Although this road has been too-recently traveled before in Ben Lomond, Inc. v. City of Idaho Falls, 92 Idaho 595, 596, 605, 448 P.2d 209, 219 (1968) (dissenting opinion), I once again must dissent from an opinion which can only serve to enervate Idaho cities' plans to control their futures. Many of the relevant arguments and authorities have been set out in the Ben Lomond case, supra, and I will not reiterate that material here. There are only a few points which are especially worth noting about the majority opinion and its consequences.

The first is that this Court, in declaring this otherwise valid zoning classification "arbitrary and confiscatory," has more ruled on the desirability of a policy of planning than on the constitutionality of an ordinance. In so ruling, the Court has, in effect, adopted the role of a legislature and ignored two guiding principles of decision which control the power of courts to declare legislative acts unconstitutional.

"One is that courts are concerned only with the power to enact statutes, not with their wisdom. The other is that while unconstitutional exercise of power by the executive and legislative branches of the government is subject to judicial restraint, the only check upon our own exercise of power is our own sense of self-restraint. For the removal of unwise laws from the statute books appeal lies, not to the courts, but to the ballot and to the processes of democratic government." United States v. Butler, 297 U.S. 1, 78-79, 56 S.Ct. 312, 325, 80 L.Ed. 477 (1935) (Harlan Fiske Stone, J., dissenting).

The same sentiment was as eloquently, if more concisely, stated by Justice Holmes,

"it must be remembered that legislatures are ultimate guardians of the liberties and welfare of the people in quite as great a degree as the courts." Missouri, Kansas Texas R. Co. v. May, 194 U.S. 267, 270, 24 S.Ct. 638, 639, 48 L.Ed. 971 (1904).

The majority opinion gives lip-service to the salutory principle that the actions of legislative bodies should be accorded great respect by courts in its discussion of the "presumption" that the zoning ordinance is valid. The reasoning, however, on this point is incorrect. The force of the "presumption" is that the original decision made by the City of Boise to zone this area "L-O" was correct. The action in the district court is essentially an appeal from this original decision of the City to zone in accordance with its master plan. If respondent wished to overturn the City's decision in a court, it should have built and transmitted a record at the level where the decision was made. As long as it is the rationality of the zoning commission decision which respondent attacks, it should present the factual basis upon which that decision was made, and then it could produce supplementary evidence to rebut that record.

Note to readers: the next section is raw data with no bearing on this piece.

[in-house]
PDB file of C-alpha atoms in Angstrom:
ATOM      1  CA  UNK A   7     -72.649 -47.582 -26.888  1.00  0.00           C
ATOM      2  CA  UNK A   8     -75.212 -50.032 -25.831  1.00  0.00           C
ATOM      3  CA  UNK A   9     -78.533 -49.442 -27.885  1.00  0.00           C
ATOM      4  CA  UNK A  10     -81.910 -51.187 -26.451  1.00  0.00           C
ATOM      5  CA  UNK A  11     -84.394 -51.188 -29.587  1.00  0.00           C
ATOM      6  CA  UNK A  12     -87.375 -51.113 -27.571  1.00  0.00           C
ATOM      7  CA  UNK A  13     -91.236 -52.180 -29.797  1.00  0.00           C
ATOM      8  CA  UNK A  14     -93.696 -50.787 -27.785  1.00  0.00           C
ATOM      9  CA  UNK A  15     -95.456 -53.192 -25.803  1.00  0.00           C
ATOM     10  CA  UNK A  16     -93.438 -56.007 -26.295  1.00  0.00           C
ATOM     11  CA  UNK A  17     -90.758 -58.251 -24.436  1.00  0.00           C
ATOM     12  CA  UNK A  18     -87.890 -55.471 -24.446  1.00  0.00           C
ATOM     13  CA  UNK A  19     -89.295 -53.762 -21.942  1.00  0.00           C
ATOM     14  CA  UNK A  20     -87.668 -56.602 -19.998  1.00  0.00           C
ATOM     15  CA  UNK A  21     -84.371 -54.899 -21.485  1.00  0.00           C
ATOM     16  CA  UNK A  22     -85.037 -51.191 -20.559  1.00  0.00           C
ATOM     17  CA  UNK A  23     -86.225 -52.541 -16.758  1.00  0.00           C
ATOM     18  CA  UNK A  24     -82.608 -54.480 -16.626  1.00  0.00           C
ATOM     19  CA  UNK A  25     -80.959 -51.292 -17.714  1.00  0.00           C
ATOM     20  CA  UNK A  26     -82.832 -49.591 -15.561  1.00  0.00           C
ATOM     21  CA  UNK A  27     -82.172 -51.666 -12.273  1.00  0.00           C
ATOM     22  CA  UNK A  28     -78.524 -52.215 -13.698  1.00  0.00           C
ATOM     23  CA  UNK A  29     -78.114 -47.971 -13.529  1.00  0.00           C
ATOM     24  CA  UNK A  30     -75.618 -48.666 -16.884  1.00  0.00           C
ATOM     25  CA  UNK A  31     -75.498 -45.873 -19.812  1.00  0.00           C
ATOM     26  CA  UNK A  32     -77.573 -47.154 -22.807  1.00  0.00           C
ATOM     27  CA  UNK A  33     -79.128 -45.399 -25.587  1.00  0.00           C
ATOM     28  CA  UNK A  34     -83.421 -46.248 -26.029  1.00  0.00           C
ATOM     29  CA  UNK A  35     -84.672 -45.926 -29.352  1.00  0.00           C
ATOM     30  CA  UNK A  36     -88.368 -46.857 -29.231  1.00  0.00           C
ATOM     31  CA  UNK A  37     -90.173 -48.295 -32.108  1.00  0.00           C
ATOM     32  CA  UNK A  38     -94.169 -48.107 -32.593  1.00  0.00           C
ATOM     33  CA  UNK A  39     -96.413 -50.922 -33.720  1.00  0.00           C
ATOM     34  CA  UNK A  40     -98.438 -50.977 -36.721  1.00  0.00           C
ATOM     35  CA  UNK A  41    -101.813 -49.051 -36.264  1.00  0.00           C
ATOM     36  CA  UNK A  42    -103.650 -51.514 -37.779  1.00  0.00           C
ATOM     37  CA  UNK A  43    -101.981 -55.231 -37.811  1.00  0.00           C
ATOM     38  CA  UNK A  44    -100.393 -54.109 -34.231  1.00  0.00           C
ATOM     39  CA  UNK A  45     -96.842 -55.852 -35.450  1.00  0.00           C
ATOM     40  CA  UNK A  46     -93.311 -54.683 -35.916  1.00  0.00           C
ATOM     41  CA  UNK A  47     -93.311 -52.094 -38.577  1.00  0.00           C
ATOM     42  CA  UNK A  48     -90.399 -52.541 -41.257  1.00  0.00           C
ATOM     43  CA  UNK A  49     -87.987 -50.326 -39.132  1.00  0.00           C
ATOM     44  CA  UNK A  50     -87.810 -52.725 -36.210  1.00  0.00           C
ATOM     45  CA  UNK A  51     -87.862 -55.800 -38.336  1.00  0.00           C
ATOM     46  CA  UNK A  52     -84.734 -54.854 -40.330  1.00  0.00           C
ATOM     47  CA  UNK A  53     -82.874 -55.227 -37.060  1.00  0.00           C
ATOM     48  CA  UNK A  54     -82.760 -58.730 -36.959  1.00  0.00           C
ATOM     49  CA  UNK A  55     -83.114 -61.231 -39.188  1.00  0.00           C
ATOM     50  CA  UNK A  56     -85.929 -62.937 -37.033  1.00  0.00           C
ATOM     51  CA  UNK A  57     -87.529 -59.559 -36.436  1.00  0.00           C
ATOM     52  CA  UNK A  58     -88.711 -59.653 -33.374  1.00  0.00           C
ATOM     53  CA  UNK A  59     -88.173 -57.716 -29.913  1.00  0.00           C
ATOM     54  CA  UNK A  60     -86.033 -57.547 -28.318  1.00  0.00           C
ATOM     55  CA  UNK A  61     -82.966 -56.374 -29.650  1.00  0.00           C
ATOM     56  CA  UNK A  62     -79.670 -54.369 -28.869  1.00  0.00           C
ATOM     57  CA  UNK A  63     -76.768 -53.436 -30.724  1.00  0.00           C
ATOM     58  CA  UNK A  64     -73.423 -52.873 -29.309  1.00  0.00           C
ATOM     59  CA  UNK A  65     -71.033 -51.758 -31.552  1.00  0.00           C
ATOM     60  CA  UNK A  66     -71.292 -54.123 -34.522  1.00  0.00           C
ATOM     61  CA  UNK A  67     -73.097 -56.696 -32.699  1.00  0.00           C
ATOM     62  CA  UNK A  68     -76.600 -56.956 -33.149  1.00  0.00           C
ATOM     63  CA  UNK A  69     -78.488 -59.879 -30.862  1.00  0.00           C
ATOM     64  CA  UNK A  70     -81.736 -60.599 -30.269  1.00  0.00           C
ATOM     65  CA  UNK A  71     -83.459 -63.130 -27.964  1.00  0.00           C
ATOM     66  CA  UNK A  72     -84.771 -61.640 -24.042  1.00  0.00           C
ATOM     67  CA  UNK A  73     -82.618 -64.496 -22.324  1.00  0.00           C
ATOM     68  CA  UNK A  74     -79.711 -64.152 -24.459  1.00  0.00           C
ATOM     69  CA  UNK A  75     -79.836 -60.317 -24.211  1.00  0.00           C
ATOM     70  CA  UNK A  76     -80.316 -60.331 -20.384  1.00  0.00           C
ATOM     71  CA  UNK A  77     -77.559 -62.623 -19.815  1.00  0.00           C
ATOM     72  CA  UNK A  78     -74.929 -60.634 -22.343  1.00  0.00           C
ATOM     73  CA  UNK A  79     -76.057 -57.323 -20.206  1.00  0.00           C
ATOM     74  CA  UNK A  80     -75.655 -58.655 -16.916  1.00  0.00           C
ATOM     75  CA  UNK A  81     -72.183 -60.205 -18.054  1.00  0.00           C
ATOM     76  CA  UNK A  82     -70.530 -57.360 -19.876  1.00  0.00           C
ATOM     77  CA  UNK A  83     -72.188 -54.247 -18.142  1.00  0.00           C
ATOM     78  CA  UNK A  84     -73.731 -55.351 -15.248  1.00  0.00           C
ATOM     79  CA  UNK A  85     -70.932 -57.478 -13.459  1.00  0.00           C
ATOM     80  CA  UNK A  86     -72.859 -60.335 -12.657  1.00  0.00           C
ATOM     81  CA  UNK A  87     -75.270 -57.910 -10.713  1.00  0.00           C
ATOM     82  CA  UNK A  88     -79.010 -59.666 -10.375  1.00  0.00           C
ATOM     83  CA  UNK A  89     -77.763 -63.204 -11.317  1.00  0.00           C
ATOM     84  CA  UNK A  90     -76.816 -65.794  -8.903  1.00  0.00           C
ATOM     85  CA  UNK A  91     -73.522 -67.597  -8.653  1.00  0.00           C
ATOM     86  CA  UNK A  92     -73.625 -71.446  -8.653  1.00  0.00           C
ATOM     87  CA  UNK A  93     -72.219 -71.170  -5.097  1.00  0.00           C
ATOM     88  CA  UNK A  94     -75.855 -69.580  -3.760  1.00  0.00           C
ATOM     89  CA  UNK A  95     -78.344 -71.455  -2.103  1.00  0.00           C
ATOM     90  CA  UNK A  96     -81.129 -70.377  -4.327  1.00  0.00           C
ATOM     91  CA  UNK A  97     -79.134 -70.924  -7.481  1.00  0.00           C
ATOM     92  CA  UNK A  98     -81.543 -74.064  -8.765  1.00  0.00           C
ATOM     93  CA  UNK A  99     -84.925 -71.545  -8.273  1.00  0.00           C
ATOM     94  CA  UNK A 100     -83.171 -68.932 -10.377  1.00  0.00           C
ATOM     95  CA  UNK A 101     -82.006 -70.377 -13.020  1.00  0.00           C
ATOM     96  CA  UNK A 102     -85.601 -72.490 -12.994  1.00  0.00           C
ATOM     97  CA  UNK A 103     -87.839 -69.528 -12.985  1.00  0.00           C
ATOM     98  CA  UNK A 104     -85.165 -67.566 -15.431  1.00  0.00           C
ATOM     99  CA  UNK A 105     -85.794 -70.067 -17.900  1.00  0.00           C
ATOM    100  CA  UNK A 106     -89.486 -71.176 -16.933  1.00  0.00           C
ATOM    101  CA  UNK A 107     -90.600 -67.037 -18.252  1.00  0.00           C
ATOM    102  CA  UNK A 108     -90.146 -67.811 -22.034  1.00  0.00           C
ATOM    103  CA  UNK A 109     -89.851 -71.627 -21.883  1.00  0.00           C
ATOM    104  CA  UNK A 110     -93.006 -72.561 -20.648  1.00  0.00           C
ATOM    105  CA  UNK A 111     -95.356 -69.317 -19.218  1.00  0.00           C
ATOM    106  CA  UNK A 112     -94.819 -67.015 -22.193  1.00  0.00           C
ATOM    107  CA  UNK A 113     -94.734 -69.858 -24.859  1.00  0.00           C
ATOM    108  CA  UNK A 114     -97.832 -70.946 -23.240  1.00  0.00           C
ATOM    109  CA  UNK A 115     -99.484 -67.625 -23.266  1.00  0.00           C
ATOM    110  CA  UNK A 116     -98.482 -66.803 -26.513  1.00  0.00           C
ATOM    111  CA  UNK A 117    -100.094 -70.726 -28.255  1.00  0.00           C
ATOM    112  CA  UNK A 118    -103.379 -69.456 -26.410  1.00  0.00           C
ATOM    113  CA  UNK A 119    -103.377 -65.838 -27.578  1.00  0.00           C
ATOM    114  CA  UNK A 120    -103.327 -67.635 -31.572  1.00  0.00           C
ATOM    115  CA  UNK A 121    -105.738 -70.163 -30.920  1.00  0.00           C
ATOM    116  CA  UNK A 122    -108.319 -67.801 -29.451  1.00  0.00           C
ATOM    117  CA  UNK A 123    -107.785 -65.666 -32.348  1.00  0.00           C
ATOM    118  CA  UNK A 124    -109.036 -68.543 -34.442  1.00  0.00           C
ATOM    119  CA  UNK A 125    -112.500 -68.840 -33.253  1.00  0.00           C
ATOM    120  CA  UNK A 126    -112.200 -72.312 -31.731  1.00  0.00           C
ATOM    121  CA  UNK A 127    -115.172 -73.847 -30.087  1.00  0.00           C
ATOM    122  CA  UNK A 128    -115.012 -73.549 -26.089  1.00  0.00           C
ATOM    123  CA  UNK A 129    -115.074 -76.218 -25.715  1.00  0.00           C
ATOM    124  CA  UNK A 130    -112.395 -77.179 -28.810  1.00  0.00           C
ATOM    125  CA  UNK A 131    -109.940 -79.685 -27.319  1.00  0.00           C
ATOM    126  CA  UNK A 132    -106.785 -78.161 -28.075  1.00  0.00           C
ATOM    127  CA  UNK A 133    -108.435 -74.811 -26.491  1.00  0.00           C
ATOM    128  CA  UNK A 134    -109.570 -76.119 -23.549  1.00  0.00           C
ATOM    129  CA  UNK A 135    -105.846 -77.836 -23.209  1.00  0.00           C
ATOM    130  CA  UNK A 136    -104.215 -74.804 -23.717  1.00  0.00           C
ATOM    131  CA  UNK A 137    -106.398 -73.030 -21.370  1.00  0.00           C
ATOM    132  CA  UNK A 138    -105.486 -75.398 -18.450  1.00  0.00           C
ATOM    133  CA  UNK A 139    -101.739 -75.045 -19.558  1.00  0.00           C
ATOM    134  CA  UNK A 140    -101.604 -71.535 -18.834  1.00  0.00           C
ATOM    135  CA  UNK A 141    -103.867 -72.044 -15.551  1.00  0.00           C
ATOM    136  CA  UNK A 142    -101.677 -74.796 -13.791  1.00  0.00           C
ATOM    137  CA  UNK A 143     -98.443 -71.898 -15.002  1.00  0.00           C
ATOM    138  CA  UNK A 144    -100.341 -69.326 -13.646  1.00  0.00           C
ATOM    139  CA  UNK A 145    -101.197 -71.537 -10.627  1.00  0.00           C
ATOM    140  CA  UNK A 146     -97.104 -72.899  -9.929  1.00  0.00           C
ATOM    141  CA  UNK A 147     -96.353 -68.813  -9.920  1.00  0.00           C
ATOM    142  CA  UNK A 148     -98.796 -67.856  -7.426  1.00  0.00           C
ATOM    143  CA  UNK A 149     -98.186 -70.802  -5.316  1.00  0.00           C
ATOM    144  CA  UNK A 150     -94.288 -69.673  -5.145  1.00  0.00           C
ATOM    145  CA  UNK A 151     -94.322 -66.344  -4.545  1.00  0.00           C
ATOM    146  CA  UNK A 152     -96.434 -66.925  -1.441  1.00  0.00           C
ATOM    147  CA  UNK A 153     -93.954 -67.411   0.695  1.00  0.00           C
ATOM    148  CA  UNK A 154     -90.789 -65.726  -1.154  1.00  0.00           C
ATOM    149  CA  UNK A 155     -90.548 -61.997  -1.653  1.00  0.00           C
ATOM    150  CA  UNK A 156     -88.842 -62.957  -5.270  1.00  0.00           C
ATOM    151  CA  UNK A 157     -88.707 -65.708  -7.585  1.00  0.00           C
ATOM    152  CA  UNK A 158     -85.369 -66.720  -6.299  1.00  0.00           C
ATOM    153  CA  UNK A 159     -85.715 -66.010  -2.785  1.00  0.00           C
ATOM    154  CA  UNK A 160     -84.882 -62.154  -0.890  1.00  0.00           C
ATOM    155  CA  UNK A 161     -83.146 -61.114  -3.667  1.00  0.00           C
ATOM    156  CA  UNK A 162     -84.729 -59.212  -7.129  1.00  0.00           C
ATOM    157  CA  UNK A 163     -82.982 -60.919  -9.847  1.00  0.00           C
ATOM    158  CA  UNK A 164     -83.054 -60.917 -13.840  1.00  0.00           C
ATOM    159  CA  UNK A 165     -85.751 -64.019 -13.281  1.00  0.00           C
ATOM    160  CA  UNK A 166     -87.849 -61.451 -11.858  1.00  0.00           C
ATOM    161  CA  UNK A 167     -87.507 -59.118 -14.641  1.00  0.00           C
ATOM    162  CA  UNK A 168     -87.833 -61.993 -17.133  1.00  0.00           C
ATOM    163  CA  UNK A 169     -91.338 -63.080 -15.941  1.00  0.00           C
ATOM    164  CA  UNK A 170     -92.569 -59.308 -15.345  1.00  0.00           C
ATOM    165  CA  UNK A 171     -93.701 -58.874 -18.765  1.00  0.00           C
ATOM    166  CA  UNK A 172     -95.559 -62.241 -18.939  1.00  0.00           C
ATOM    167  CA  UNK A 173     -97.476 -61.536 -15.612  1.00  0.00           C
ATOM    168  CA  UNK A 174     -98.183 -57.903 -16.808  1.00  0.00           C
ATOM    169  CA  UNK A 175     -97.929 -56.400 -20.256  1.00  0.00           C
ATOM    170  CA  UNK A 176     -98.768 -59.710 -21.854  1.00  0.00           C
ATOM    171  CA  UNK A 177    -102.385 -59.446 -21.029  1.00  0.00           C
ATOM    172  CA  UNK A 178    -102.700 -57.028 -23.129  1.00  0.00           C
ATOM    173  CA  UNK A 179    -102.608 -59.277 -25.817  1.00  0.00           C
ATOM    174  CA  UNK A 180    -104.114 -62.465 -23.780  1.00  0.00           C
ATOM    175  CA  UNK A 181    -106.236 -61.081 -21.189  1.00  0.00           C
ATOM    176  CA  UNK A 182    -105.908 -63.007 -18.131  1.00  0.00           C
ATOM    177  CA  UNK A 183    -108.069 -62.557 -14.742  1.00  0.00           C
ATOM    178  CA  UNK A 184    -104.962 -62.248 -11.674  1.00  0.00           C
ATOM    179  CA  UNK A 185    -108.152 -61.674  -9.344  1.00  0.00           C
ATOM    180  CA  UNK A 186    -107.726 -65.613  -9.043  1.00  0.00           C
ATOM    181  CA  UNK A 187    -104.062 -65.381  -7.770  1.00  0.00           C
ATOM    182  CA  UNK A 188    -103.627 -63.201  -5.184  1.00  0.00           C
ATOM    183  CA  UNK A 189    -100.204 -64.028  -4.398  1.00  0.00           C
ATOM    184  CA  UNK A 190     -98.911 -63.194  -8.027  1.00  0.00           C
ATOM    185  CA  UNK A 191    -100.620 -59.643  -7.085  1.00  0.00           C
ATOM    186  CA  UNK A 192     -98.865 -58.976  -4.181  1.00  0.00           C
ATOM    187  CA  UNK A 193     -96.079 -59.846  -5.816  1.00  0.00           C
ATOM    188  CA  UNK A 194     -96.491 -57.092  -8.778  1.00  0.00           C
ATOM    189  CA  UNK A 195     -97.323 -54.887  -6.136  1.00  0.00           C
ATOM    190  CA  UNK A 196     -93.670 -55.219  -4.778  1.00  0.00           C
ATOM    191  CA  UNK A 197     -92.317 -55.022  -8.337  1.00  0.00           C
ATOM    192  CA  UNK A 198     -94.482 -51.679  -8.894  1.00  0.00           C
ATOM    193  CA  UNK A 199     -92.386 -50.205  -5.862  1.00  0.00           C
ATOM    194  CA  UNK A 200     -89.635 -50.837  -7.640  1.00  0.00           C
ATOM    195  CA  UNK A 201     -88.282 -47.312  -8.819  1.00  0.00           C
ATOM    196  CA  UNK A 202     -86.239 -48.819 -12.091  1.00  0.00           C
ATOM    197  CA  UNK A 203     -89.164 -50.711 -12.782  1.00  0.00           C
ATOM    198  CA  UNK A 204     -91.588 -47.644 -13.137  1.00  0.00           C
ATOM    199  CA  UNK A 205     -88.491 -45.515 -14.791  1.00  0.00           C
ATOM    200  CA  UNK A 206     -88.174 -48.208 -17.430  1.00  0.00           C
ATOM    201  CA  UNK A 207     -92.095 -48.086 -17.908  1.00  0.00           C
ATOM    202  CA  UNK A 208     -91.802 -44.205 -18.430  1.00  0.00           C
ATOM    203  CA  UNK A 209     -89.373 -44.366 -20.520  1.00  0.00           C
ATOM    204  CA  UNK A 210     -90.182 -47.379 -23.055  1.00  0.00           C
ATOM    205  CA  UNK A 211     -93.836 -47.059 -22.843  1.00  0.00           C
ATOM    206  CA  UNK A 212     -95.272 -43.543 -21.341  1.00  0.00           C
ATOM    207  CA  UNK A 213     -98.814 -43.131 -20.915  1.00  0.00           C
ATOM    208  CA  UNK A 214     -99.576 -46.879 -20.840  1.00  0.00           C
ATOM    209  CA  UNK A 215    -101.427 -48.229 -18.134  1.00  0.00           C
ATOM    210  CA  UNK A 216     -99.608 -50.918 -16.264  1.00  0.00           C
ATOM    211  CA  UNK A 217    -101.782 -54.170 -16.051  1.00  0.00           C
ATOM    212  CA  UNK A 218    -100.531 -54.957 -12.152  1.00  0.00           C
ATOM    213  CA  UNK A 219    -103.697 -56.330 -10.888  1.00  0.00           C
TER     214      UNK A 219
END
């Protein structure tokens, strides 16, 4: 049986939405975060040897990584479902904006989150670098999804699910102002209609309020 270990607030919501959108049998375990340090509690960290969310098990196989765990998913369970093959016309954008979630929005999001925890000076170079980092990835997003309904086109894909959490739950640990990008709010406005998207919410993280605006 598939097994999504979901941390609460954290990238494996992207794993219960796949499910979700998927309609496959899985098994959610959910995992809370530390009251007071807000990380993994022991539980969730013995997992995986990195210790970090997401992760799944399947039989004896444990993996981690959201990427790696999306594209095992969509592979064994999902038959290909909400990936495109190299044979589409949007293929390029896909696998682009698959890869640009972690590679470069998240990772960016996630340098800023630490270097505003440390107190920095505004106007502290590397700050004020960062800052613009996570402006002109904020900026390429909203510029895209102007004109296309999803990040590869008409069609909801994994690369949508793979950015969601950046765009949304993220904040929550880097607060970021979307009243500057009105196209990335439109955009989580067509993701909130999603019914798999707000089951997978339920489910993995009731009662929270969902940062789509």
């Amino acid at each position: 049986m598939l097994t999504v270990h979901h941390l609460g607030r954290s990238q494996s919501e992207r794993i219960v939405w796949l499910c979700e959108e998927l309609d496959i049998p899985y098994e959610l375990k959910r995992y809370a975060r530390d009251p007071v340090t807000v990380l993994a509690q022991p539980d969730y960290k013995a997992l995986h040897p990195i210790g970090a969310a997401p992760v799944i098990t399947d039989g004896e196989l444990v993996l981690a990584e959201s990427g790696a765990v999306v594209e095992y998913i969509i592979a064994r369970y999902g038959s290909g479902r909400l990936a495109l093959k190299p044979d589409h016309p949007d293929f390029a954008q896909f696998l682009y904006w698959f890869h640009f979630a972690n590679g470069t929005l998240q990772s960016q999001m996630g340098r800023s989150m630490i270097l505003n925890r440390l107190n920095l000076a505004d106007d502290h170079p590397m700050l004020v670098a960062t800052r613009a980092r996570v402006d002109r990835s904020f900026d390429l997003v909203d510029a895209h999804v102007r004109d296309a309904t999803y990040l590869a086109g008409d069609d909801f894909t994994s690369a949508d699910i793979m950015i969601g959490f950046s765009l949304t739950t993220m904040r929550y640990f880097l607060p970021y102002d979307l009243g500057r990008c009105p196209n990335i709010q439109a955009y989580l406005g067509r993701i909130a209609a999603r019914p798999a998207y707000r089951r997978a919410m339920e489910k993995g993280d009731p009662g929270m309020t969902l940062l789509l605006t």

Instead of following that procedure, wisely adopted by the legislature for review of the actions of state agencies, I.C. §§ 67-5215, 67-5216 [S.L. 1965, ch. 273], the majority opinion suggests that the district court should become a supra-zoning board. The effect of this and other decisions will be to compel the cities of Idaho to bring all of the facts and knowledge which go into every zoning decision into courts to justify those decisions to judges. Each property owner who sees an opportunity to profit at the expense of his neighbors' and his community's property and aesthetic values may now be expected to challenge his zoning classification. Thus, the decision to zone an area a certain way will have to be made, not once by the organ of government chosen for the job under I.C. § 50-1201, but over-and-again by the courts.

Even if I were convinced that the City could be forced to support its decision without a record, I find little in what respondent has offered which would cause me to shift such a burden to appellant in this action. There appear to be two circumstances upon which respondent and the majority rely in arguing that the zoning ordinance must fail. The first is that there are other non-conforming property uses in the vicinity, and the second is that the property has a special, higher value if it is spot-zoned "C-2." Neither of these two facts, alone or in combination, is enough to support an arbitrary rezoning by a court.

The question raised by the existence of the other non-conforming uses in the vicinity has two answers. The first is that the property in question lies very close to the City boundary, and some of the general commercial property which lies near that of respondent is outside of the City's jurisdiction and thus not subject to the zoning ordinance. To say that the City cannot zone an area one way if it cannot reach all the surrounding property, within or without the City limits, would be to hamstring hopelessly the power of a community comprehensively to regulate land-use within its borders. It would be like saying that Idaho has to allow gambling on all property contiguous to Nevada. To the extent that the majority opinion relies on the existence of unzoned commercial property outside the Boise city limits, it commits just such a folly.